Updated: Mar 28, 2020
Written March 30, 2018 by CL Smith (2018 QDHPCA Board Member)
Part of the series "Notes from a Night Nurse"
I am always feeding that hunger to become better educated so that I can provide the most current and best possible care to my patients and their families. However, there is nothing that can teach a nurse more than being a family member or patient sitting on the other side of the medical fence.
In my family, “I love you” was never said. It wasn’t that we weren’t loved. We knew we were loved, but it was expressed by doing, not saying. Words were cheap, action was gold. That was our motto. It wasn’t until my own mother was dying that I realized that those three little words were priceless.
Looking back at those long nine months watching her fade away until cancer claimed that once vibrant woman, I know now that it wasn’t just the words. It was the action behind the words. A gentle touch of her slender hand. A word of advice muttered weakly. A smile and a twinkle of a tear as we giggled. It doesn’t take much to feel love.
We are only filled with a limited number of heart beats and we are all afraid of the last thump. I’m no exception. Some of us will lean into the dying process, others lean away. That is human nature. So If we are all heading to the same inevitable end, why not share a little more of our compassionate side? It might make the world a little more bearable.
As a nurse, I have said “I love you” to more patients than I can count and I meant it every time those simple little words came from my heart. I have hugged family members, friends, and patients as they cried, my tears mixing with theirs. I have held their hand they slipped away, I have sat through the night, easing pain with not just medications, but with listening ears.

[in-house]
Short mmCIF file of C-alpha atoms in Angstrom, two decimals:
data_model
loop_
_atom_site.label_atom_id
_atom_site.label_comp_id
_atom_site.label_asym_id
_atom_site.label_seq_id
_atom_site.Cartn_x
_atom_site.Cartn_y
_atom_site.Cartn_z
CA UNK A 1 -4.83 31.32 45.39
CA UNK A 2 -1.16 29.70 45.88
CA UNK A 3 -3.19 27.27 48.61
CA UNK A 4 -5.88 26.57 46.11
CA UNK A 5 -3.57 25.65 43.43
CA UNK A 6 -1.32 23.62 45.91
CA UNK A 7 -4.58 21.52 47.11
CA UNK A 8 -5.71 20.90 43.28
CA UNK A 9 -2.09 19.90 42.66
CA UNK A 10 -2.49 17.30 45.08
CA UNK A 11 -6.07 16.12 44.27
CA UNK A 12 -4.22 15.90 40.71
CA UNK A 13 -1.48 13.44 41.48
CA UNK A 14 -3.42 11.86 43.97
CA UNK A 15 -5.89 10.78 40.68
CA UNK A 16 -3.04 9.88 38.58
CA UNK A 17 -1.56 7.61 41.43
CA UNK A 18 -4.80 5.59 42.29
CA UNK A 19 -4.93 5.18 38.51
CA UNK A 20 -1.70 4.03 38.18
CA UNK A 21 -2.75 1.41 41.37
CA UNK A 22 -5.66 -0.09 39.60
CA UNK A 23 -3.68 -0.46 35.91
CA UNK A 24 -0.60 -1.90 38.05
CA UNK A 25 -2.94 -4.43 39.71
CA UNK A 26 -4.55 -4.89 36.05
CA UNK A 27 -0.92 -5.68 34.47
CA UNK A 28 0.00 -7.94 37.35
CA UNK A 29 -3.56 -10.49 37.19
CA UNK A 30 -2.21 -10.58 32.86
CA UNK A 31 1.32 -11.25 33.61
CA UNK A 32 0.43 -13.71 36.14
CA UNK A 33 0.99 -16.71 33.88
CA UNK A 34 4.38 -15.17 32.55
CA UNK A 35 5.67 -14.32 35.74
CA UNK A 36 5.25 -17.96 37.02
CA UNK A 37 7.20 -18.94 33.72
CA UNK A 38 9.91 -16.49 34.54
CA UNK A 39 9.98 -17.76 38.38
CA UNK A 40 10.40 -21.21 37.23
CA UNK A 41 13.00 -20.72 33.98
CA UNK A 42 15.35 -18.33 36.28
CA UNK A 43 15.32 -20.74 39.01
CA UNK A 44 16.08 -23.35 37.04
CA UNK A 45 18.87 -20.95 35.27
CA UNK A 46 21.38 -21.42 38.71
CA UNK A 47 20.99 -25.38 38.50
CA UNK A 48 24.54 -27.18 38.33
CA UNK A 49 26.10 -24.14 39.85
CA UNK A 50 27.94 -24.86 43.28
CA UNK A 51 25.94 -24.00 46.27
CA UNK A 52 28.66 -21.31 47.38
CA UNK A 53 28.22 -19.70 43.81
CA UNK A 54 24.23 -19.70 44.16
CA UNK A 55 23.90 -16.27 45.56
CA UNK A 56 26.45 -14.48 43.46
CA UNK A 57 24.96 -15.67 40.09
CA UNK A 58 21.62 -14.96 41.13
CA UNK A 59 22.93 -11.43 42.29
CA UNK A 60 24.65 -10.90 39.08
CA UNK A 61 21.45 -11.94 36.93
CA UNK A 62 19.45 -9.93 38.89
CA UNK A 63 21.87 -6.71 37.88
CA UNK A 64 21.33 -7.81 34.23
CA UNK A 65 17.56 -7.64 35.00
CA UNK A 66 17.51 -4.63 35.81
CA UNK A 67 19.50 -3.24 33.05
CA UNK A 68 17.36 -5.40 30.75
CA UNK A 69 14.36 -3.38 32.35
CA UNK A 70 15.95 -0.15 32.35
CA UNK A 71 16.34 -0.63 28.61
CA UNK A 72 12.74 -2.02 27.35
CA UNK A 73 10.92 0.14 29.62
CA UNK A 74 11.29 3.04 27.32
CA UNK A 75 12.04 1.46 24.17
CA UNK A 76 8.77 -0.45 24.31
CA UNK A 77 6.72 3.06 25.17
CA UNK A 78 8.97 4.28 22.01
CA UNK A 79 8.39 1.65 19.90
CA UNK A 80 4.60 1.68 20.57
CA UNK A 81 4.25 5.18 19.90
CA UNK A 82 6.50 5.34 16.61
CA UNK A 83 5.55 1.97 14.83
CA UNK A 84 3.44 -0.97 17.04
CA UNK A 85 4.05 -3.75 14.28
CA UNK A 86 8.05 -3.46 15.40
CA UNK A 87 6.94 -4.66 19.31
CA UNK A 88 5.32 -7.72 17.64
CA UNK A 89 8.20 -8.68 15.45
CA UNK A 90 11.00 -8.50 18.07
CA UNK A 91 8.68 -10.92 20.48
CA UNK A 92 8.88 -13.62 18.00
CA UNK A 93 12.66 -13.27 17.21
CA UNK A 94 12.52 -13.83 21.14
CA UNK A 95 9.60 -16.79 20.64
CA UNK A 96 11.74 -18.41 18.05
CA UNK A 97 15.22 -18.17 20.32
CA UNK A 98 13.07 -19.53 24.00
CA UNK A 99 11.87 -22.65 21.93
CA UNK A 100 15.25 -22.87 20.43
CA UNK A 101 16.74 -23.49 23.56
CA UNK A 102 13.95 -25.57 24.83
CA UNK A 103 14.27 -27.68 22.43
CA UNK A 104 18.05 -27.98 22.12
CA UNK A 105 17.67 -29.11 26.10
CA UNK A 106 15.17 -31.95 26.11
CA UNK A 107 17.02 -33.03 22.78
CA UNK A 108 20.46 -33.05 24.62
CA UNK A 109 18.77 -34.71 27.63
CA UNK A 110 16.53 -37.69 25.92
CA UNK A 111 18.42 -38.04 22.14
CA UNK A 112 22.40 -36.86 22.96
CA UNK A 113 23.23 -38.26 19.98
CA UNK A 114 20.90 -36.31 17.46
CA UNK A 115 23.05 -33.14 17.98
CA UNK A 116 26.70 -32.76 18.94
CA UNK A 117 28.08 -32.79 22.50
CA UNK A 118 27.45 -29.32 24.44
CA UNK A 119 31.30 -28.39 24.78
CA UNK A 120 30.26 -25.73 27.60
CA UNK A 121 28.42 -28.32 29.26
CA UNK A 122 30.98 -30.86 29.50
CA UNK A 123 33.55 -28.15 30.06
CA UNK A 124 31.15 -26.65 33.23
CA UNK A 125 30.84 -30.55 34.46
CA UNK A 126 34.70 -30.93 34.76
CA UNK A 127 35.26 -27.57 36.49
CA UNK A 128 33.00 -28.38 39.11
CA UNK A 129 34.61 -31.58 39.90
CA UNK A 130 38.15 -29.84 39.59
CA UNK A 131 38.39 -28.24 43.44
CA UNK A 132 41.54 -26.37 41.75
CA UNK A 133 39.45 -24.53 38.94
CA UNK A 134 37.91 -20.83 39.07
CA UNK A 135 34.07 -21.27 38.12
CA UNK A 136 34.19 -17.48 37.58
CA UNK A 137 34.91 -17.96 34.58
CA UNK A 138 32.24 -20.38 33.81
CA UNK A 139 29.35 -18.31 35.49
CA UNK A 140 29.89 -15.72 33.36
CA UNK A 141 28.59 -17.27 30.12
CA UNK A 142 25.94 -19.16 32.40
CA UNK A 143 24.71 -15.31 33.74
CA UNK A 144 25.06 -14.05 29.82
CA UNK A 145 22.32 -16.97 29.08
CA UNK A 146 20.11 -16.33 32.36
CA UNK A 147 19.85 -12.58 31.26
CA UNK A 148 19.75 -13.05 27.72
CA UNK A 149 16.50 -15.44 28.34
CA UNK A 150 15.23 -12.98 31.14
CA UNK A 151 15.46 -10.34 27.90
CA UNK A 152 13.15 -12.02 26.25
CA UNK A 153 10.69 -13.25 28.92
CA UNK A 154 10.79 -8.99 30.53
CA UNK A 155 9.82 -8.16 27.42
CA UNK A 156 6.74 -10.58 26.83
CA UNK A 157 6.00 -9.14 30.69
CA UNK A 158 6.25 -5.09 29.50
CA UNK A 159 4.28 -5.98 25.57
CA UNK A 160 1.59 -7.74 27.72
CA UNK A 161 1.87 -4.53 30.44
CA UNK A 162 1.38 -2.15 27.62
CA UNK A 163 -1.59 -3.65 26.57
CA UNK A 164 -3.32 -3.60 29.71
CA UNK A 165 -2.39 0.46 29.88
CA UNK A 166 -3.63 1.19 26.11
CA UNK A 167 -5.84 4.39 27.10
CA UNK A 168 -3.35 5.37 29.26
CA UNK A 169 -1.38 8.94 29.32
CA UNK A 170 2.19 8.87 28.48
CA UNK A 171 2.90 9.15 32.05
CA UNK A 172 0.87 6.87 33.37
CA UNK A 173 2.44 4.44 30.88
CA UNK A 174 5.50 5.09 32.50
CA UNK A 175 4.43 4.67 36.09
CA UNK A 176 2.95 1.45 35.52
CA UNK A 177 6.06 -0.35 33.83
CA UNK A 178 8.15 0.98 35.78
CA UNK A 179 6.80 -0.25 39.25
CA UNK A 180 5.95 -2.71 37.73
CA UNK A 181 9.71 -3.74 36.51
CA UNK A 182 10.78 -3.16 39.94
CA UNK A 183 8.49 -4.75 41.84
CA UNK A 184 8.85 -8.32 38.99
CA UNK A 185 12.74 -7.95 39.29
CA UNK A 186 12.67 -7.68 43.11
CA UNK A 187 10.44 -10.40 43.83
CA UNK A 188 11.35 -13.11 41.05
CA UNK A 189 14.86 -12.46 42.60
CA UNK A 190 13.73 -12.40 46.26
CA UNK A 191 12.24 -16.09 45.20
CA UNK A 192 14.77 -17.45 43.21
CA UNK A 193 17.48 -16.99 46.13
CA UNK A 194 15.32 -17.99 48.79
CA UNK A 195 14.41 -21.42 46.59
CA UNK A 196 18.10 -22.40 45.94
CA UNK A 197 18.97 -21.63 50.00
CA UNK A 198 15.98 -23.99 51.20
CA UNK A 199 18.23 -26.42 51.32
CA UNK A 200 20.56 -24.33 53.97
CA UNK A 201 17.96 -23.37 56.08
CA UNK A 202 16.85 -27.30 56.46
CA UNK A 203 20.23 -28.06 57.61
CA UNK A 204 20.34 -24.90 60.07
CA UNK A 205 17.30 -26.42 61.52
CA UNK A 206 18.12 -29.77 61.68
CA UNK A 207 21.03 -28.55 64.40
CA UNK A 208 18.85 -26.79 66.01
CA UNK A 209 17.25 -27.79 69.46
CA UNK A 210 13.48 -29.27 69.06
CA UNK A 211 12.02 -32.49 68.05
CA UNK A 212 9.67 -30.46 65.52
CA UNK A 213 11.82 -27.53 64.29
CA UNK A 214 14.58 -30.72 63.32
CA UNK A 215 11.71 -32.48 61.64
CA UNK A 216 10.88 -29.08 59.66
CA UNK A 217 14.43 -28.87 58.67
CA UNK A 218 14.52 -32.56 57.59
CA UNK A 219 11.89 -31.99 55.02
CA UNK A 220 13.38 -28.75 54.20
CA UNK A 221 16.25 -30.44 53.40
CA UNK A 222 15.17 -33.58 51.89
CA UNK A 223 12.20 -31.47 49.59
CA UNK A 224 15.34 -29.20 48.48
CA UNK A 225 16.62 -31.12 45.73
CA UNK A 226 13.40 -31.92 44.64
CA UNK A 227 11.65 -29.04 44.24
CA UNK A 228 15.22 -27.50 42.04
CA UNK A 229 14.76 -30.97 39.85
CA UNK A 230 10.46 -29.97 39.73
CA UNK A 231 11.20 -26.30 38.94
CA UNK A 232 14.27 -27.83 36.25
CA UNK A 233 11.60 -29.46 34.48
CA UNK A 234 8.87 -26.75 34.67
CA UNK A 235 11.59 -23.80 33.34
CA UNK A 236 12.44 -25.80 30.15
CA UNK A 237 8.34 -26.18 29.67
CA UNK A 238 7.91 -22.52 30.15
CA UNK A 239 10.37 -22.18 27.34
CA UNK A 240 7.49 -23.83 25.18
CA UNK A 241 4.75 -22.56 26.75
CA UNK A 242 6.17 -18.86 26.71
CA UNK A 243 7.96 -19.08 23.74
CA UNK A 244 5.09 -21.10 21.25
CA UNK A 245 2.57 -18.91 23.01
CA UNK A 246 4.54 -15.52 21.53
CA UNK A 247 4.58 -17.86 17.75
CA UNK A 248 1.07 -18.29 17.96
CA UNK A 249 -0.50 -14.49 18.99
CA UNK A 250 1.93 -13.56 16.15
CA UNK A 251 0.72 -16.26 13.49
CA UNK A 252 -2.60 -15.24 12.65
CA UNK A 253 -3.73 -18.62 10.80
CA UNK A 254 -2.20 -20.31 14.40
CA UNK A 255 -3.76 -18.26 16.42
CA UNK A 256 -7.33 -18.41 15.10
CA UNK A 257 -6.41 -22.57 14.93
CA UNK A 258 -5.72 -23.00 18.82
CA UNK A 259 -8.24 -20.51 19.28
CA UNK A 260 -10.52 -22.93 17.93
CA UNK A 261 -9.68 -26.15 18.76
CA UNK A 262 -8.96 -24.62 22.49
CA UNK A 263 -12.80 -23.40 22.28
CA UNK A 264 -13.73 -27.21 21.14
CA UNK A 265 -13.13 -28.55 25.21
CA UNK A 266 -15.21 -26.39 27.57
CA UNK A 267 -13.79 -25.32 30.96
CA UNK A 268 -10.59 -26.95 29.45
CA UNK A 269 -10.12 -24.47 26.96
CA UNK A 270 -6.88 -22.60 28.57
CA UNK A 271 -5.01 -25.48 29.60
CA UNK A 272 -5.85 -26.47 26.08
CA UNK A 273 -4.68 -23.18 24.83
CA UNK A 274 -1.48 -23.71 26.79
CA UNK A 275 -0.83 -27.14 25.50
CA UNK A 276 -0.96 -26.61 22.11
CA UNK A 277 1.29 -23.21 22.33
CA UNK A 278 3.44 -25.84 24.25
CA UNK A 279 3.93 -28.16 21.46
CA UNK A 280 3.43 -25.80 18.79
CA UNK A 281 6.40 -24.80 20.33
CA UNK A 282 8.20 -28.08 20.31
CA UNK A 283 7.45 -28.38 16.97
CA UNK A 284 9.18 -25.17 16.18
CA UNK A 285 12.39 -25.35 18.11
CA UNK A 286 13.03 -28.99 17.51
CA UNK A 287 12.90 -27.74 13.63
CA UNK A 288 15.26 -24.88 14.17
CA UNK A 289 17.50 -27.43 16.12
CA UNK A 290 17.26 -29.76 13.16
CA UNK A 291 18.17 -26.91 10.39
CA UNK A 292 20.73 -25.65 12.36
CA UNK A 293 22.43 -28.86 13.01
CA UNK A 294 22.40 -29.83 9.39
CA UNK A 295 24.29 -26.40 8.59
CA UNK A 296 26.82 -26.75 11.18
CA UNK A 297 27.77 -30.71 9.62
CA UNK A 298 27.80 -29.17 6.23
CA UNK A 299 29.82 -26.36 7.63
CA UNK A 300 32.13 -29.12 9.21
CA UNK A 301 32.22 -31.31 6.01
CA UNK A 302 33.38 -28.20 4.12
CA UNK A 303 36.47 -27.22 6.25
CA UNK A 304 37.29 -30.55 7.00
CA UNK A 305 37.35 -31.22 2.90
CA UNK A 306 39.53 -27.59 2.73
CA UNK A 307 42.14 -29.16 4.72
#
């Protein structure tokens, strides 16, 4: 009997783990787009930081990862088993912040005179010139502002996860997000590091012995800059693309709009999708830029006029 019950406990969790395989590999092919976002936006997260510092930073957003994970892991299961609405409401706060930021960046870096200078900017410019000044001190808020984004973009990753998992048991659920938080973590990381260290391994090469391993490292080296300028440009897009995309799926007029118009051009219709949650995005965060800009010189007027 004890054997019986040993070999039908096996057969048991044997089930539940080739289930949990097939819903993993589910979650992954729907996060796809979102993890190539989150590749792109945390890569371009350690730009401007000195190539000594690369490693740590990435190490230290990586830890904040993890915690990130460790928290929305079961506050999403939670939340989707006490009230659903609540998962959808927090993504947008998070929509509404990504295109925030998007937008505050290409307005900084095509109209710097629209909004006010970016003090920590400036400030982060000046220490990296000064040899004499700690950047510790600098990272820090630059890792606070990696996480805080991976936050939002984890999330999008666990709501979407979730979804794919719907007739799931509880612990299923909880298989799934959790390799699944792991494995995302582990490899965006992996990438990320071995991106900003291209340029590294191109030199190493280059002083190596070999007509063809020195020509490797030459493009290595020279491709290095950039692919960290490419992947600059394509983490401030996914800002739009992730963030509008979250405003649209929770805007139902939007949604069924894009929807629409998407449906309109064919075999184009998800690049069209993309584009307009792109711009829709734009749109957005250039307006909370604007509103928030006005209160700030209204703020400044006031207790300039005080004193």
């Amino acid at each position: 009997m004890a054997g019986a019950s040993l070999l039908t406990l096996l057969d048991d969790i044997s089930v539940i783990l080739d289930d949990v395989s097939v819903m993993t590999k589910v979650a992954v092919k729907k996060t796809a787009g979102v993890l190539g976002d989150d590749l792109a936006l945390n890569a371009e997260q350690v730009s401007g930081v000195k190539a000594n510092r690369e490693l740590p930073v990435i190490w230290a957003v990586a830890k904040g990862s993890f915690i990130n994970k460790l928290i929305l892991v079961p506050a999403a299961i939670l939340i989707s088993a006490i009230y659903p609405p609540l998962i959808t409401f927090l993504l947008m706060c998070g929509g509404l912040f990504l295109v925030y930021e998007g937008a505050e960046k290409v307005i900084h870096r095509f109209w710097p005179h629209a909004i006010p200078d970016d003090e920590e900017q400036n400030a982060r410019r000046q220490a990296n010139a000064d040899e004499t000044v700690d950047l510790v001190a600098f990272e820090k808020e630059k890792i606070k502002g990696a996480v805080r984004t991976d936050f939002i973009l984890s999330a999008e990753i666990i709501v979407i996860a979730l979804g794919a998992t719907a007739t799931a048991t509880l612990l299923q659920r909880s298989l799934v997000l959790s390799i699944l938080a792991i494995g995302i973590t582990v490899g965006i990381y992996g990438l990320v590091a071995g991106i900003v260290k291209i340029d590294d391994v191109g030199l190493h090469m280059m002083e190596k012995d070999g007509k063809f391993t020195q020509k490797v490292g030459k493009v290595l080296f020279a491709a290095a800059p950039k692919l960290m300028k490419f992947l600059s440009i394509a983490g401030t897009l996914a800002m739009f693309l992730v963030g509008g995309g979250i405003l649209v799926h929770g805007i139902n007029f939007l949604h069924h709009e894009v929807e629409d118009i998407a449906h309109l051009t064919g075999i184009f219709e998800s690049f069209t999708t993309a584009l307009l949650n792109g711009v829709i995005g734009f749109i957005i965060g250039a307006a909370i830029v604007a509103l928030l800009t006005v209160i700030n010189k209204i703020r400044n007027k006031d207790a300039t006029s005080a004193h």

Don’t know what to say to someone dying? I suffer from that occasionally near fatal disease called Foot-in-Mouth, but I always remember my mother’s advice, “I’m dying, not dead, so stop treating my like it I’m already gone.”
Show up with a laugh and a smile and some tall tales. Wine and Kleenex helps.
When someone asks that inevitable question,” How can I help?”, let them. Even if it’s as simple as letting them pick up the groceries for you or bringing you a cup of coffee. After my mother died, I was asked that. I had a hard time swallowing my pride to ask them to put my laundry on the clothes line while I finished working on probate papers. It was so simple and yet it was a relief. Remember, helping you helps them too.
And when someone who is grieving shows up on your door step and needs to lean on you, let them. We are a culture of looking busy for the sake of looking busy. Stop and be with them. Have a tea and enjoy the time spent in each other’s company.
Next time you see someone suffering, ask them if it’s okay to hug them and take a moment to be a friend in that moment. Time is more valuable than checking your social media news feed.Put away the phone and listen with both ears. Be sparing with the advice.
And above all else, tell them that they are loved.